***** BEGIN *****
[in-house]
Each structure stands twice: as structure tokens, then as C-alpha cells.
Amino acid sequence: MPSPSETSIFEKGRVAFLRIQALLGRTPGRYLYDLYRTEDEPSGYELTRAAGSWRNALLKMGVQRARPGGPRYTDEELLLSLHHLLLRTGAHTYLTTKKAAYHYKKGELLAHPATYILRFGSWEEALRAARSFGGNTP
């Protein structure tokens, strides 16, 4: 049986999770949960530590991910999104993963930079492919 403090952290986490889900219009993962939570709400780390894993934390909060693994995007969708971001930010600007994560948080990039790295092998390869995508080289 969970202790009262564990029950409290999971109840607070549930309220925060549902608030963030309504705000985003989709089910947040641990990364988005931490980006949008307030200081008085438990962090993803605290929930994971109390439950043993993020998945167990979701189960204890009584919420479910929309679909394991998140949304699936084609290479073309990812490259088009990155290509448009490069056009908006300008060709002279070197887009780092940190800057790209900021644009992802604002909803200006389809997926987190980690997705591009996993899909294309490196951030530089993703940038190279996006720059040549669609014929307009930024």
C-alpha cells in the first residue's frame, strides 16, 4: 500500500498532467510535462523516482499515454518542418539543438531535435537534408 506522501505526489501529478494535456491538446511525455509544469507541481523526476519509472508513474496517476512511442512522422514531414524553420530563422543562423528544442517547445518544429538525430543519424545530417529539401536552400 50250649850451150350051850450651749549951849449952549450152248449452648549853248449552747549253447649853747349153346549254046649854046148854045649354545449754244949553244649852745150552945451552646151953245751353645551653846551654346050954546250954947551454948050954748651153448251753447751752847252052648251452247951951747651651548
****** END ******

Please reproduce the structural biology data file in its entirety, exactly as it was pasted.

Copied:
[in-house]
Each structure stands twice: as structure tokens, then as C-alpha cells.
Amino acid sequence: MPSPSETSIFEKGRVAFLRIQALLGRTPGRYLYDLYRTEDEPSGYELTRAAGSWRNALLKMGVQRARPGGPRYTDEELLLSLHHLLLRTGAHTYLTTKKAAYHYKKGELLAHPATYILRFGSWEEALRAARSFGGNTP
């Protein structure tokens, strides 16, 4: 049986999770949960530590991910999104993963930079492919 403090952290986490889900219009993962939570709400780390894993934390909060693994995007969708971001930010600007994560948080990039790295092998390869995508080289 969970202790009262564990029950409290999971109840607070549930309220925060549902608030963030309504705000985003989709089910947040641990990364988005931490980006949008307030200081008085438990962090993803605290929930994971109390439950043993993020998945167990979701189960204890009584919420479910929309679909394991998140949304699936084609290479073309990812490259088009990155290509448009490069056009908006300008060709002279070197887009780092940190800057790209900021644009992802604002909803200006389809997926987190980690997705591009996993899909294309490196951030530089993703940038190279996006720059040549669609014929307009930024």
C-alpha cells in the first residue's frame, strides 16, 4: 500500500498532467510535462523516482499515454518542418539543438531535435537534408 506522501505526489501529478494535456491538446511525455509544469507541481523526476519509472508513474496517476512511442512522422514531414524553420530563422543562423528544442517547445518544429538525430543519424545530417529539401536552400 50250649850451150350051850450651749549951849449952549450152248449452648549853248449552747549253447649853747349153346549254046649854046148854045649354545449754244949553244649852745150552945451552646151953245751353645551653846551654346050954546250954947551454948050954748651153448251753447751752847252052648251452247951951747651651548